Our Research Program

Detection of Pancreatic Cancer and Precancer by Stool DNA Testing: A Feasibility Study

Recently, advances in DNA-based stool tests have made it possible to detect another type of cancer — colorectal neoplasia. Given these exciting advances, we are currently studying the effectiveness of DNA-based stool tests for the detection of pancreatic cancer and its precursor, intraductal papillary mucinous neoplasms (IPMN) in collaboration with Dr. David Ahlquist's group at the Mayo Clinic.

Molecular Genetics and Epidemiology of Pancreatic Cancer

The primary aim of this study is to determine the combined frequency of BRCA1 and BRCA2 mutations in both Ashkenazi Jewish pancreatic cancer patients and across all pancreatic cancer patients. Patients with BRCA1/BRCA2 mutations will be compared to BRCA1/BRCA2 negative pancreatic cancer control patients to determine clinical and pathological features specific to BRCA1/BRCA2 positive tumors. Genetic studies such as this may ultimately lead to improved pancreas cancer screening and early detection, as well as new treatments for pancreas cancer.

Utility of [18F]-FDG PET Imaging to Distinguish Malignant from Benign Intrapapillary Mucinous Neoplasms (IPMN)

An accurate, non-invasive method to identify malignant IPMN is needed, as endoscopic ultrasounds are invasive and operator-dependent. PET/CT is already being utilized in the utility, management, and follow-up surveillance of pancreatic adenocarcinoma. Therefore, we are hypothesizing that PET/CT will also be an effective method for distinguishing malignant from benign IPMN.

Pancreatic Cancer in Minorities

Through this project we are planning to evaluate minority patients affected by pancreatic cancer that carry genetic mutations that have been previously linked to the disease in familial studies, and those potentially at high risk of developing the disease based on family history. We are also going to study clinical characteristics such as age and stage of the disease at the time of presentation, treatment choices such as referral to surgery, chemotherapy or radiation therapy, and presence of other risk factors such as obesity, diabetes and smoking.

MRI with Secretin Enhancement to Increase Conspicuity of Pancreatic Cancer

In the current study, secretin-enhanced MRI (SMRI) will be utilized to assess whether or not secretin increases the ability to clearly discern a tumor. It is thought that since secretin increases blood flow to the normal pancreas, areas of dysplasia/cancer where there is minimal blood flow, will become more visible, that is tumor conspicuity will increase. While secretin's effect on tumor visualization has been studied using CT, it will be important to look at secretin's effect on MRI as imaging facilities have recently turned to MRI for visualizing small pancreatic lesions and for better visualization of the entire pancreas and the pancreatic duct.

Pancreatic Cancer Registry and Tissue Bank for High Risk Individuals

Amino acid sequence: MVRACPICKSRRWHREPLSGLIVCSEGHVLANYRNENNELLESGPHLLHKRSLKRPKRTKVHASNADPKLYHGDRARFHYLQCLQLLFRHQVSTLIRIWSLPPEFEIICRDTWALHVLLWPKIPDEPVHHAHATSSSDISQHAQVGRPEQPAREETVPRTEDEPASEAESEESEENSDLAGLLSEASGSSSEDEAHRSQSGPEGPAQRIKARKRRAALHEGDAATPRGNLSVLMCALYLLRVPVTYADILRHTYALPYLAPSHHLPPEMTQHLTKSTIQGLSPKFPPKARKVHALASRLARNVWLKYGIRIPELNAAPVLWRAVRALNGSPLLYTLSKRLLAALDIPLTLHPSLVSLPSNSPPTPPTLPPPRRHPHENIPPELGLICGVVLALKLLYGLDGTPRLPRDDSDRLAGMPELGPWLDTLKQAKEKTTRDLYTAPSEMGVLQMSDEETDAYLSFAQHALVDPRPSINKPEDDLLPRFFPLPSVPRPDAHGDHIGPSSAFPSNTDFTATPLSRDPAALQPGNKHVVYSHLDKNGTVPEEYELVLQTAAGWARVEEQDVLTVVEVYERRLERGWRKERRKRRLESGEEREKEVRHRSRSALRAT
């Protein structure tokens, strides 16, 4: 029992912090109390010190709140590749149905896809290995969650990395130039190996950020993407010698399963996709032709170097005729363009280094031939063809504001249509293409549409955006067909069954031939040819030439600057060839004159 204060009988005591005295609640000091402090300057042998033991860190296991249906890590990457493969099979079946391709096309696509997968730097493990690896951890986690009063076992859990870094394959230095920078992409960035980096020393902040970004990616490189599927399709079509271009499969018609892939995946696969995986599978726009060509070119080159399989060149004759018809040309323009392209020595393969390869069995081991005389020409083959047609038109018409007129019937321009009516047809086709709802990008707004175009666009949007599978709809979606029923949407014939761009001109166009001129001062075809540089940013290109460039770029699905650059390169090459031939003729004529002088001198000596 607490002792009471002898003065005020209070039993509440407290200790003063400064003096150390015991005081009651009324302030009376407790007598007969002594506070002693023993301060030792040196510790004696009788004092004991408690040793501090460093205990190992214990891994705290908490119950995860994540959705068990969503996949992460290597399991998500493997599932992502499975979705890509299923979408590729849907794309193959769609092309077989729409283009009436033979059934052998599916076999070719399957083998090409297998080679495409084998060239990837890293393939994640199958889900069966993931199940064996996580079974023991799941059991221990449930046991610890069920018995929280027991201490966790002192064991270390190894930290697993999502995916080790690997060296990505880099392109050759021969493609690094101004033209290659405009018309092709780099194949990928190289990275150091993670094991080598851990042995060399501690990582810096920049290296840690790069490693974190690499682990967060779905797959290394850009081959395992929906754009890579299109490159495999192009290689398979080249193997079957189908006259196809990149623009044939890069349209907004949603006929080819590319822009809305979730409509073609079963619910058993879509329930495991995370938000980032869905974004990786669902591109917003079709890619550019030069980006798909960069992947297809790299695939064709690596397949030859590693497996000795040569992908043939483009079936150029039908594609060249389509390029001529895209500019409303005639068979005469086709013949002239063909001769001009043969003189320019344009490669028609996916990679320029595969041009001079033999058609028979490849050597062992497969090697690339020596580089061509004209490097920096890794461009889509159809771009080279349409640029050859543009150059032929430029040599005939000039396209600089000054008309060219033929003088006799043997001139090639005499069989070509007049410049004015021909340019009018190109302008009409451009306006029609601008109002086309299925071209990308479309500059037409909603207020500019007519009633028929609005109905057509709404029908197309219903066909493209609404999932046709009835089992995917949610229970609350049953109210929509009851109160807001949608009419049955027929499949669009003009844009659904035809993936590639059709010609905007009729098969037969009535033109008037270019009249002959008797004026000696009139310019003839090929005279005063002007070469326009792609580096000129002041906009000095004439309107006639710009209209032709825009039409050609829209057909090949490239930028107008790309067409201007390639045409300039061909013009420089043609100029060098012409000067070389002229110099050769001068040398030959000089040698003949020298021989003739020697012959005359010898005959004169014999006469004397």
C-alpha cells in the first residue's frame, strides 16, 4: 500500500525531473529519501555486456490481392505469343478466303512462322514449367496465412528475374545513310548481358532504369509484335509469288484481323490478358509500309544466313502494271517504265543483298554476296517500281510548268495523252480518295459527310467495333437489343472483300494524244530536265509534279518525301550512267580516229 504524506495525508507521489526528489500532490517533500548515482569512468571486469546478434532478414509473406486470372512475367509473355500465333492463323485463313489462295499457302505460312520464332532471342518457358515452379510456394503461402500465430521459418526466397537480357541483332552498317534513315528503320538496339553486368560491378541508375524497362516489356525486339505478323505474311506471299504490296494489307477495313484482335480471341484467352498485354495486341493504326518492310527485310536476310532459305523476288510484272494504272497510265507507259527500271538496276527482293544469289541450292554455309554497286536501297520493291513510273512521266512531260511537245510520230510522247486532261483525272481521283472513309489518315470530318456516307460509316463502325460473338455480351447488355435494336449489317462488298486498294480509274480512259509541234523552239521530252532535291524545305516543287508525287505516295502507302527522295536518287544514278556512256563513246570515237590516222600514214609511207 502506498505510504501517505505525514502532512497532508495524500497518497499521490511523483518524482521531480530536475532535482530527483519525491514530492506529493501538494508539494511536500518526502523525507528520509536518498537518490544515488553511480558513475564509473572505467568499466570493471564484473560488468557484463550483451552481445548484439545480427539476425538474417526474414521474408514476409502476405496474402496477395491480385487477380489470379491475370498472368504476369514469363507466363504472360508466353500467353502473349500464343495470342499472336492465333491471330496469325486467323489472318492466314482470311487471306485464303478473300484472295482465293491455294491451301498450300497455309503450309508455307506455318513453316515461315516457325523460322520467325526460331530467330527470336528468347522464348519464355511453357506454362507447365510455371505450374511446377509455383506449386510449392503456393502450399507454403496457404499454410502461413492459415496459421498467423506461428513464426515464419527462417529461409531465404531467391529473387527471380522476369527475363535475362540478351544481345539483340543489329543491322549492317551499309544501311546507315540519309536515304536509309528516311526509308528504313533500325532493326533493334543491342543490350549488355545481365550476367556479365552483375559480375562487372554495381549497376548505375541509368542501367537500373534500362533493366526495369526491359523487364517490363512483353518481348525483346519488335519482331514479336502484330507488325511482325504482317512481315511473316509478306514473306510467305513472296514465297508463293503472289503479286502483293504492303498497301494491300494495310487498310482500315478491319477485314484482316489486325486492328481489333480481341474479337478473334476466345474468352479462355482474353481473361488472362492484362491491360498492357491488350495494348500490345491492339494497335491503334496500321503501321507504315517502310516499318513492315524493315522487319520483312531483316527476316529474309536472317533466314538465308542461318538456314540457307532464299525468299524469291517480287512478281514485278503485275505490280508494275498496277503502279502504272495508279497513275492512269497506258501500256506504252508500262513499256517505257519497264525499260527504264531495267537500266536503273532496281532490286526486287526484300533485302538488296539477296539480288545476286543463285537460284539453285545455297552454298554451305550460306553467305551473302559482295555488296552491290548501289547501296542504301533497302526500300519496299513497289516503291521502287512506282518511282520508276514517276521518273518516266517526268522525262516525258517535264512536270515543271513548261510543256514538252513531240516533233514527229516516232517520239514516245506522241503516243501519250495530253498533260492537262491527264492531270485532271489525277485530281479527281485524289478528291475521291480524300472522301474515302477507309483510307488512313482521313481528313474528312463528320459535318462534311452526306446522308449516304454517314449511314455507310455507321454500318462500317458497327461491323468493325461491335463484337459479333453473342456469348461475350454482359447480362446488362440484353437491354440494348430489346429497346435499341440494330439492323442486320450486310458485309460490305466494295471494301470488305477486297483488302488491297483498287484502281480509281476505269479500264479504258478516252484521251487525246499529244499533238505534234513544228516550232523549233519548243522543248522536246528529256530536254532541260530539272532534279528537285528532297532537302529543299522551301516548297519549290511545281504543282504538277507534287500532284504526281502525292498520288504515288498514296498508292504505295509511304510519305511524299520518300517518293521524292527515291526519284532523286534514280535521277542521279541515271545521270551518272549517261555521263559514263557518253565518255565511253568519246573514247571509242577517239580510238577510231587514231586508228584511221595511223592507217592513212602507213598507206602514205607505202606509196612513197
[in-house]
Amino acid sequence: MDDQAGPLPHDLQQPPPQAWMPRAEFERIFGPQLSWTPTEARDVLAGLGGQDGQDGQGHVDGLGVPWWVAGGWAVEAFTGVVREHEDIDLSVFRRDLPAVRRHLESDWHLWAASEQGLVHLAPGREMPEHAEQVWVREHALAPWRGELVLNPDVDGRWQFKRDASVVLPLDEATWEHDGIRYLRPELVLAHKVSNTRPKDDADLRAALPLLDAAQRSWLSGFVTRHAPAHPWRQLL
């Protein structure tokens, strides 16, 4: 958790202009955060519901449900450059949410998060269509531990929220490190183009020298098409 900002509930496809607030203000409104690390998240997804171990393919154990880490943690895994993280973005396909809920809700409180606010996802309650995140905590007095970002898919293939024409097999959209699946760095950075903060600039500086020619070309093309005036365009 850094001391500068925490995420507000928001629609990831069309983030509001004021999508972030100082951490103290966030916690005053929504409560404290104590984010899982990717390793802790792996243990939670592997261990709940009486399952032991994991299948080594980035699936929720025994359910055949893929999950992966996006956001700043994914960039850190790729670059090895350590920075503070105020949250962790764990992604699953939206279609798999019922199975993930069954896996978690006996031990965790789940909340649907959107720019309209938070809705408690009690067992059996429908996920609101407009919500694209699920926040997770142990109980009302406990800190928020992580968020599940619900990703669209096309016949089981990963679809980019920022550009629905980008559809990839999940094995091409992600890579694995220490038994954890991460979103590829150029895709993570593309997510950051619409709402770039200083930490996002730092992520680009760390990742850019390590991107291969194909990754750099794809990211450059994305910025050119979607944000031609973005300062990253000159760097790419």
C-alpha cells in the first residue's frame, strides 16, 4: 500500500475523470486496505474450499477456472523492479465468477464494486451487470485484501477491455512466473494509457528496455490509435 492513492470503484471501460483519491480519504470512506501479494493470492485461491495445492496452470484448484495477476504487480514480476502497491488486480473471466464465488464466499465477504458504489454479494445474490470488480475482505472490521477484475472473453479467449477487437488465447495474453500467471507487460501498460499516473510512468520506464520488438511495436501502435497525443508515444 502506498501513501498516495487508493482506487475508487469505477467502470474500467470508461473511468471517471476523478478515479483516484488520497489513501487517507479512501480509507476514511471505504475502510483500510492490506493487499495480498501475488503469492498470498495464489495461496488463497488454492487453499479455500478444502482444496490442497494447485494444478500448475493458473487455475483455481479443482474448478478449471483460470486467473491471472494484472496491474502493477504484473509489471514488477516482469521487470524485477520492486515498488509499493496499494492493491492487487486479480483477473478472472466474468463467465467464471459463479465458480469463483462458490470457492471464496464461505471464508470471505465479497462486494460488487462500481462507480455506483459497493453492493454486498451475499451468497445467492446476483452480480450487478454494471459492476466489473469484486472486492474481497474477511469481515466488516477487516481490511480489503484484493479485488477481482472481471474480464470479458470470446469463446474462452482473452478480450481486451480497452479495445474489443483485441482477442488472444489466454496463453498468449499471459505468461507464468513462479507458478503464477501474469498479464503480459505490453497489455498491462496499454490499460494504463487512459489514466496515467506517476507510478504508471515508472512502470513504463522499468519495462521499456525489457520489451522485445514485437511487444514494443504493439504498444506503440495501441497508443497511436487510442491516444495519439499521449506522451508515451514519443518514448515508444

The specific aims of this project are to create a registry, as well as a blood and a tissue bank for individuals with and at high risk for pancreatic cancer. Therefore, no hypothesis is to be tested. The personal data derived from the registry, correlated with biological information derived from the tissue specimens will allow for future investigative studies of pancreatic cancer etiology and tumor biology. The long term goals of the study are to advance the knowledge of the etiology and epidemiology of pancreatic cancer.

Family and Personal History of Malignancies in Patients with Intraductal Papillary Mucinous Neoplasms

In this retrospective study, we are interested in assessing the proportion of patients who reported a self history and/or family history of pancreatic cancer and other malignancies. In addition, we will determine if patients with a familial history seem to have a higher frequency of more aggressive anatomic subtypes (main or mixed type versus branch type) and histology (carcinoma in situ or invasive carcinoma). Finally, we will assess if patients with familial history are more likely to have recurrence of invasive carcinoma following surgical resection.

Pancreatic Intrapithelial Neoplasia (PanIN) and the Association with Recurrence of Pancreatic Adenocarinoma

Our focus for this retrospective study is studying patients with recurrent localized pancreatic cancer following surgical resection for pancreatic adenocarcinoma. In particular, we would like to compare the frequency of PanIN lesions in recurrent patients, in comparison to those that did not recur. Secondly, we are interested in studying if the characteristics of PanIN lesions multifocality, size, distance from the invasive tumor are significantly different in recurrent patients.

Local Invasion of Pancreatic Cancer

We believe that it would be beneficial to investigate the frequency of the various methods of local invasion of pancreatic adenocarcinoma. A clearer understanding of the natural history of local invasion could potentially lead to a better determination of what constitutes unresectability, as well as the frequency of recurrence. We also believe that we would be able to gain a better understanding of whether preoperative staging by the TNM system, based on imaging, is consistent with postoperative staging based on pathology.

For more information about our clinical trials and research studies, please call Vilma Rosario at 212.305.6033 or email vr2222@cumc.columbia.edu.